Edgar is having a hard time adjusting to the rock and sway of the boat and fell off the steps more than once.  I tried to get him to jump off the boat to the dock and he did it twice, but, I think it is just too far for the little guy.  I lift him on and off.

So, we are snug as two bugs in a rug.

The boat is being dry-docked for a few days on the 23rd of this month.  I would like to go gold panning while I am off the boat.   Has anyone done it?  Where is the best place in N. California?


Driving Miss Belle

The joy of watching someone you love overcome  fear and do what they knew they could do…. …priceless.

My sister piloted her Boston Whaler, with a Honda 60, from her houseboat, to the dock I am staying on, across San Francisco Bay to the Corinthian Yacht Club, by herself, first time, triumph!  We high fived each other as we got off Belle at the Club, only to be turned around by Hans, the dock master guy, who sent us into an even smaller spot, which terrified Janet even more, which she did anyway.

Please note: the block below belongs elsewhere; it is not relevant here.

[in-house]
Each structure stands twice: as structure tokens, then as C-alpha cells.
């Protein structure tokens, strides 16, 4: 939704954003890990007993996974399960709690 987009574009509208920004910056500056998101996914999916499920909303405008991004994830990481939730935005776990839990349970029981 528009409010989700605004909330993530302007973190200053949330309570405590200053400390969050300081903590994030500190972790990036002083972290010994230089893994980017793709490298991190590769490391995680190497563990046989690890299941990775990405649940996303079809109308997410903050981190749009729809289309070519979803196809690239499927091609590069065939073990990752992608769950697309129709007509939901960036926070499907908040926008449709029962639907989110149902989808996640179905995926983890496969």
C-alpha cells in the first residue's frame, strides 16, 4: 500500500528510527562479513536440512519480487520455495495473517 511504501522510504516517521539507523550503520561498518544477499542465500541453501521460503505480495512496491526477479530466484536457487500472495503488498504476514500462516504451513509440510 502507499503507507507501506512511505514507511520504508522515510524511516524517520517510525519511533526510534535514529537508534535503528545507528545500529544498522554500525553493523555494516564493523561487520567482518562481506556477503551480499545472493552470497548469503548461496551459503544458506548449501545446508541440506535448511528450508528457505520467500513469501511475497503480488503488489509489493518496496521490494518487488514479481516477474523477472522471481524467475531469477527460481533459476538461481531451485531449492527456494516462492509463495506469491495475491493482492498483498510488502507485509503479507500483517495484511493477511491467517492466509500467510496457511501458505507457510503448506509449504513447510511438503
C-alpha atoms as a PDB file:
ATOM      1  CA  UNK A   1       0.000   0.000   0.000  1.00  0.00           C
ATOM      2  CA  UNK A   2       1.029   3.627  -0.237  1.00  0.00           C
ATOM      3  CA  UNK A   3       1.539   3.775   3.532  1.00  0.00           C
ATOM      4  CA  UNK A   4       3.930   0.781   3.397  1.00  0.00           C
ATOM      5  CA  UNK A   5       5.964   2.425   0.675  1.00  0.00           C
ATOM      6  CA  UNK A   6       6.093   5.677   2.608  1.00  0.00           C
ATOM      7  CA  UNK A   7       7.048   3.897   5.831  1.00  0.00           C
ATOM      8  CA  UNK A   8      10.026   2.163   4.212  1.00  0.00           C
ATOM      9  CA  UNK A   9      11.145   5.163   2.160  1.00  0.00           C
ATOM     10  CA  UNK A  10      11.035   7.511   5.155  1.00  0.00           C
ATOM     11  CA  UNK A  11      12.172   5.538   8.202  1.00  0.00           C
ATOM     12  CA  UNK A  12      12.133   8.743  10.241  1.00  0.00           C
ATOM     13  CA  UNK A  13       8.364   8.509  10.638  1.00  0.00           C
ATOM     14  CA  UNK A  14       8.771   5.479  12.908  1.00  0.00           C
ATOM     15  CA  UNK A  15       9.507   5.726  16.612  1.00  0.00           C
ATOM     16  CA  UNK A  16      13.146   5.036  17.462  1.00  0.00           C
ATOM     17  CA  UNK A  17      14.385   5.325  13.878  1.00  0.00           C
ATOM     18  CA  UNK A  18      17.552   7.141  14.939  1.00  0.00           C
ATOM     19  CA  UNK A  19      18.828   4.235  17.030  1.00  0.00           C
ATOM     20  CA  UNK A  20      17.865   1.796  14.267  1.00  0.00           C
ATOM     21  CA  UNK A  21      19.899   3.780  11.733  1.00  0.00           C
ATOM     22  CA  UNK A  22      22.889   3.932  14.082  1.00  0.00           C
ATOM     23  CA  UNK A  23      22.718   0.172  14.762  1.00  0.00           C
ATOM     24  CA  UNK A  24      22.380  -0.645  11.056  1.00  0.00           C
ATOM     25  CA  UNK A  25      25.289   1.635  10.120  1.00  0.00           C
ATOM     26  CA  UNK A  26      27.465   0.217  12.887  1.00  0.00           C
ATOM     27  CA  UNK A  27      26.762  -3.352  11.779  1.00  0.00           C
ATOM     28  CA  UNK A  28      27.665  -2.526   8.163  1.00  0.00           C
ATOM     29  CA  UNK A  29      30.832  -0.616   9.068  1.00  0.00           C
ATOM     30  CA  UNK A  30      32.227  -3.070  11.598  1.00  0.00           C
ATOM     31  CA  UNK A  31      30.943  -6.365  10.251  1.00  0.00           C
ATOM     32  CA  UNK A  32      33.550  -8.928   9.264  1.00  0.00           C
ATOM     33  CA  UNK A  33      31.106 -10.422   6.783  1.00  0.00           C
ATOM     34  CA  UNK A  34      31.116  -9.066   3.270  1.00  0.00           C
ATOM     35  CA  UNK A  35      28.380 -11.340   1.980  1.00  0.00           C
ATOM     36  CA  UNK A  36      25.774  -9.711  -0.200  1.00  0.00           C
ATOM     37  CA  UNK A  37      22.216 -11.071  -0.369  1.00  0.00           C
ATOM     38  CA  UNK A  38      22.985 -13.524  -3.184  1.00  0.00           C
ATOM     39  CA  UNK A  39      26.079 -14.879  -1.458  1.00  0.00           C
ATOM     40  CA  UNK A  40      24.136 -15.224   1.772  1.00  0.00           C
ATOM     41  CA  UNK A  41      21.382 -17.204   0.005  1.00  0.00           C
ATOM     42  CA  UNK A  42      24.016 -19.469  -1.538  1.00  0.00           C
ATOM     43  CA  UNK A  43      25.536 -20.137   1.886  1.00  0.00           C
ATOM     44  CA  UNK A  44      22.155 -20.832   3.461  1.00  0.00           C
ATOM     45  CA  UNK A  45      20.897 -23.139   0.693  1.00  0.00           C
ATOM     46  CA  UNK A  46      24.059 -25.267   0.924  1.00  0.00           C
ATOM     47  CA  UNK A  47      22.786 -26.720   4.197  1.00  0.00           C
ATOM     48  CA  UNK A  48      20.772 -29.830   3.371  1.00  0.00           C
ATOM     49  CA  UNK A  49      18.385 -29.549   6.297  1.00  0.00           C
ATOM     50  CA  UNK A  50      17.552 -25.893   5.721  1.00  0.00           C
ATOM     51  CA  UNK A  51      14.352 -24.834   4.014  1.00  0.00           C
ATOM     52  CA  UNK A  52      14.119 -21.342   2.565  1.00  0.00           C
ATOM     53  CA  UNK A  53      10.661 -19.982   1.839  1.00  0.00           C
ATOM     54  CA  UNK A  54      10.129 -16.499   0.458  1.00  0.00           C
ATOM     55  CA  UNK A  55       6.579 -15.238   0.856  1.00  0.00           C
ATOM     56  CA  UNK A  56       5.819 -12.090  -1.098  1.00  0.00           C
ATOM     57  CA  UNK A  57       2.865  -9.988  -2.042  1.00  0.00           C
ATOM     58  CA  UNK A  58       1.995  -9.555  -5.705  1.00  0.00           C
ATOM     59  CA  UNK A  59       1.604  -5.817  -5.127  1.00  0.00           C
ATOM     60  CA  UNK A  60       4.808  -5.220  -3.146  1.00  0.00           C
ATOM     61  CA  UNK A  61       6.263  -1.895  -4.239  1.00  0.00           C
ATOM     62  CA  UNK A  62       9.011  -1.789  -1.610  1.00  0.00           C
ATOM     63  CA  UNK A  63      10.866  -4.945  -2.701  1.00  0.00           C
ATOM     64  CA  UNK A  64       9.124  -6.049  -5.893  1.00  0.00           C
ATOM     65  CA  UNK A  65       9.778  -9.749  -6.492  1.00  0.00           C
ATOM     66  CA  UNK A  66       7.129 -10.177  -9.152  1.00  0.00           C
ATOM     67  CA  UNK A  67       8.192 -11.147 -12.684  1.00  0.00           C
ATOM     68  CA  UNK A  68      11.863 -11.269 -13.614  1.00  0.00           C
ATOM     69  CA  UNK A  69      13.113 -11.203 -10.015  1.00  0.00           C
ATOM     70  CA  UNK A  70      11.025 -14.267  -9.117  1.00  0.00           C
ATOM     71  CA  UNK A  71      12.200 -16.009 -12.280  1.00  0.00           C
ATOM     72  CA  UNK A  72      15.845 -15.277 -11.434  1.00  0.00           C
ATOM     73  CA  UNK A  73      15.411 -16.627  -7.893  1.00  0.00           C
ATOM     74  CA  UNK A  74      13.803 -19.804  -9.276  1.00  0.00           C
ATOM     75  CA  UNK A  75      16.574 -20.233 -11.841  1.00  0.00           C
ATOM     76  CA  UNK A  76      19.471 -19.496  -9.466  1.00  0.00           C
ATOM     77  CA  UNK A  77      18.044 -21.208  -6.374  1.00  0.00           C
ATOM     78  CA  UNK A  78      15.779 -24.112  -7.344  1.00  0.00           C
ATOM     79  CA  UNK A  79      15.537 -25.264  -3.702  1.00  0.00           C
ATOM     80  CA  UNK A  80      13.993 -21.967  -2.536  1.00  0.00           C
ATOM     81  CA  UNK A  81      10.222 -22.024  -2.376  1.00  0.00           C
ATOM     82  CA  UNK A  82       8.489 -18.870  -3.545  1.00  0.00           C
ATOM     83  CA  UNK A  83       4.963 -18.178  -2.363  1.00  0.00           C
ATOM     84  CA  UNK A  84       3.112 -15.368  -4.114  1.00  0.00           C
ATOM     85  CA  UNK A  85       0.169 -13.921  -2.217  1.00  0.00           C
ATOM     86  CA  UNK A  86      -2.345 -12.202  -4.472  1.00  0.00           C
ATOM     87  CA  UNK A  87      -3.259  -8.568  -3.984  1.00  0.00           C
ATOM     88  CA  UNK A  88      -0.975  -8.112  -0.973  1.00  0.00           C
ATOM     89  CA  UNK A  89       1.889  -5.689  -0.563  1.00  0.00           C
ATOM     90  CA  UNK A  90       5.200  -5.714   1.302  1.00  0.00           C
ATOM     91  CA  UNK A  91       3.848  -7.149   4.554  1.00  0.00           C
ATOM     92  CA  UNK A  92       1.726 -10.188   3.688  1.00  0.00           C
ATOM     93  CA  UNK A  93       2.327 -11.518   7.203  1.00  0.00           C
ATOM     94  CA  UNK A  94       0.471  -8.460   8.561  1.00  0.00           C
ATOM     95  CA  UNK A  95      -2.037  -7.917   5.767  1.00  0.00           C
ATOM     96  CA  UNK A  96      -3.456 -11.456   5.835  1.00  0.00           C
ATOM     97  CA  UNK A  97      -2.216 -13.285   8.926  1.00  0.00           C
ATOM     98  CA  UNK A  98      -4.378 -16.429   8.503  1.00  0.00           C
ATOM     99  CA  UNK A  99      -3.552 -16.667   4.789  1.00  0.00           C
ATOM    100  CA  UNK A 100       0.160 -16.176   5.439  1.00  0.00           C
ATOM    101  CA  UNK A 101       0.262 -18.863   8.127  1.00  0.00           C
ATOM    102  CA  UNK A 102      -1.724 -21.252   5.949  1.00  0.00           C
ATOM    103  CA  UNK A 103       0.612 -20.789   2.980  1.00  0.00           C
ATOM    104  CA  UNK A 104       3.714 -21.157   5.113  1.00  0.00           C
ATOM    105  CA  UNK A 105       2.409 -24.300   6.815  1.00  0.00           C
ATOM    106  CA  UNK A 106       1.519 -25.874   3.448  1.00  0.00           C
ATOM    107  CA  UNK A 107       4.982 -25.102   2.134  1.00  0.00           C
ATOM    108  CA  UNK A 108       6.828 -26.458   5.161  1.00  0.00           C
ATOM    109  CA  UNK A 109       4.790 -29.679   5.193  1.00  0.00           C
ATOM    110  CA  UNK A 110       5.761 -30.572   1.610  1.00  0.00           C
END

After a yummy Sunday brunch, we docked Belle back at the houseboat, walked to the sailboat and picked up Edgar and then back to the houseboat.  About a mile each way.  Along the route, a friend stopped Janet and gave her a couple fat, fresh frozen lobster tails from a recent diving trip.

We decided to eat the tails with sauteed vegetables in a white wine sauce.  When they thawed, it turned out we had been mistakenly given the “prize catch”.  This single tail was over 2 lbs of deliciousness.

“Mama said they’d be days like this” the good ones, the ones we we’ll remember, an incredible dinner cooked and enjoyed with a sister, a nice walk and conquest of fear.


What is that smell?